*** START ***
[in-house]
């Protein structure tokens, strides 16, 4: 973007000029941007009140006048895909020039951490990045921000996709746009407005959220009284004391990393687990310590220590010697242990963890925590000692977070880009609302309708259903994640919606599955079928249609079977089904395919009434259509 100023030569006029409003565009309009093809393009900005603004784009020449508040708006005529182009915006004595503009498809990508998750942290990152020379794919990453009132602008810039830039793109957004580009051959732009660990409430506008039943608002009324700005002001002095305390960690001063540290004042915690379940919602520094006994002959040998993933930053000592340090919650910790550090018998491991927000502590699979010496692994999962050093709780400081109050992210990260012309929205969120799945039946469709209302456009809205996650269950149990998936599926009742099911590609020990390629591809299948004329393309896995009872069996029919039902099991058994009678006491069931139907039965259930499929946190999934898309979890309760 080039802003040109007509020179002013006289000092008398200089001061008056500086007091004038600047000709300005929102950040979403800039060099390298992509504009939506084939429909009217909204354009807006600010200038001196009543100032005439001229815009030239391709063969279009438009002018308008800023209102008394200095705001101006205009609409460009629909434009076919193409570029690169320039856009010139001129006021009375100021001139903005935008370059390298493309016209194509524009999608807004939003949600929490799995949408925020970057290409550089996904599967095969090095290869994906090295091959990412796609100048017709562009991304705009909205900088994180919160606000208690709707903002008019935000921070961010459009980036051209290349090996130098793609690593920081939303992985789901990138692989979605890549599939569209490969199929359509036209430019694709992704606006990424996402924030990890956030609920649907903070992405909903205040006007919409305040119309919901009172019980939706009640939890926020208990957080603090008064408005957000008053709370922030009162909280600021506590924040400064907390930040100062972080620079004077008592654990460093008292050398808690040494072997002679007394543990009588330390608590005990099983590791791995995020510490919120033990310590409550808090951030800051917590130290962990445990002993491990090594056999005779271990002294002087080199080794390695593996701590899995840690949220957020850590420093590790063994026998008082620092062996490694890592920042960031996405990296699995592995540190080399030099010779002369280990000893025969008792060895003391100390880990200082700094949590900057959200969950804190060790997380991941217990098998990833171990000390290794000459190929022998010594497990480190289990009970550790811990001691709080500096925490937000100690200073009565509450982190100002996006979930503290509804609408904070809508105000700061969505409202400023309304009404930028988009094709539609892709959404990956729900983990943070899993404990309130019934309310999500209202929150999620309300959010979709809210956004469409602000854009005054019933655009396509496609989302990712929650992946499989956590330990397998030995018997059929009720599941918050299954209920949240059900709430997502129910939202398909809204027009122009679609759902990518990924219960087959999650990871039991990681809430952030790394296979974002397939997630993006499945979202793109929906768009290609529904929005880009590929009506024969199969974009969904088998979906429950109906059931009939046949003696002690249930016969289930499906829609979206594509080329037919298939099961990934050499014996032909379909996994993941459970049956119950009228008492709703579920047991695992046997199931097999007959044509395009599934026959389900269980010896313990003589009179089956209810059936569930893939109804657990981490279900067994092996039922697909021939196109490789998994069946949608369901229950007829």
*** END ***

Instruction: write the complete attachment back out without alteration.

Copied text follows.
[in-house]
């Protein structure tokens, strides 16, 4: 973007000029941007009140006048895909020039951490990045921000996709746009407005959220009284004391990393687990310590220590010697242990963890925590000692977070880009609302309708259903994640919606599955079928249609079977089904395919009434259509 100023030569006029409003565009309009093809393009900005603004784009020449508040708006005529182009915006004595503009498809990508998750942290990152020379794919990453009132602008810039830039793109957004580009051959732009660990409430506008039943608002009324700005002001002095305390960690001063540290004042915690379940919602520094006994002959040998993933930053000592340090919650910790550090018998491991927000502590699979010496692994999962050093709780400081109050992210990260012309929205969120799945039946469709209302456009809205996650269950149990998936599926009742099911590609020990390629591809299948004329393309896995009872069996029919039902099991058994009678006491069931139907039965259930499929946190999934898309979890309760 080039802003040109007509020179002013006289000092008398200089001061008056500086007091004038600047000709300005929102950040979403800039060099390298992509504009939506084939429909009217909204354009807006600010200038001196009543100032005439001229815009030239391709063969279009438009002018308008800023209102008394200095705001101006205009609409460009629909434009076919193409570029690169320039856009010139001129006021009375100021001139903005935008370059390298493309016209194509524009999608807004939003949600929490799995949408925020970057290409550089996904599967095969090095290869994906090295091959990412796609100048017709562009991304705009909205900088994180919160606000208690709707903002008019935000921070961010459009980036051209290349090996130098793609690593920081939303992985789901990138692989979605890549599939569209490969199929359509036209430019694709992704606006990424996402924030990890956030609920649907903070992405909903205040006007919409305040119309919901009172019980939706009640939890926020208990957080603090008064408005957000008053709370922030009162909280600021506590924040400064907390930040100062972080620079004077008592654990460093008292050398808690040494072997002679007394543990009588330390608590005990099983590791791995995020510490919120033990310590409550808090951030800051917590130290962990445990002993491990090594056999005779271990002294002087080199080794390695593996701590899995840690949220957020850590420093590790063994026998008082620092062996490694890592920042960031996405990296699995592995540190080399030099010779002369280990000893025969008792060895003391100390880990200082700094949590900057959200969950804190060790997380991941217990098998990833171990000390290794000459190929022998010594497990480190289990009970550790811990001691709080500096925490937000100690200073009565509450982190100002996006979930503290509804609408904070809508105000700061969505409202400023309304009404930028988009094709539609892709959404990956729900983990943070899993404990309130019934309310999500209202929150999620309300959010979709809210956004469409602000854009005054019933655009396509496609989302990712929650992946499989956590330990397998030995018997059929009720599941918050299954209920949240059900709430997502129910939202398909809204027009122009679609759902990518990924219960087959999650990871039991990681809430952030790394296979974002397939997630993006499945979202793109929906768009290609529904929005880009590929009506024969199969974009969904088998979906429950109906059931009939046949003696002690249930016969289930499906829609979206594509080329037919298939099961990934050499014996032909379909996994993941459970049956119950009228008492709703579920047991695992046997199931097999007959044509395009599934026959389900269980010896313990003589009179089956209810059936569930893939109804657990981490279900067994092996039922697909021939196109490789998994069946949608369901229950007829």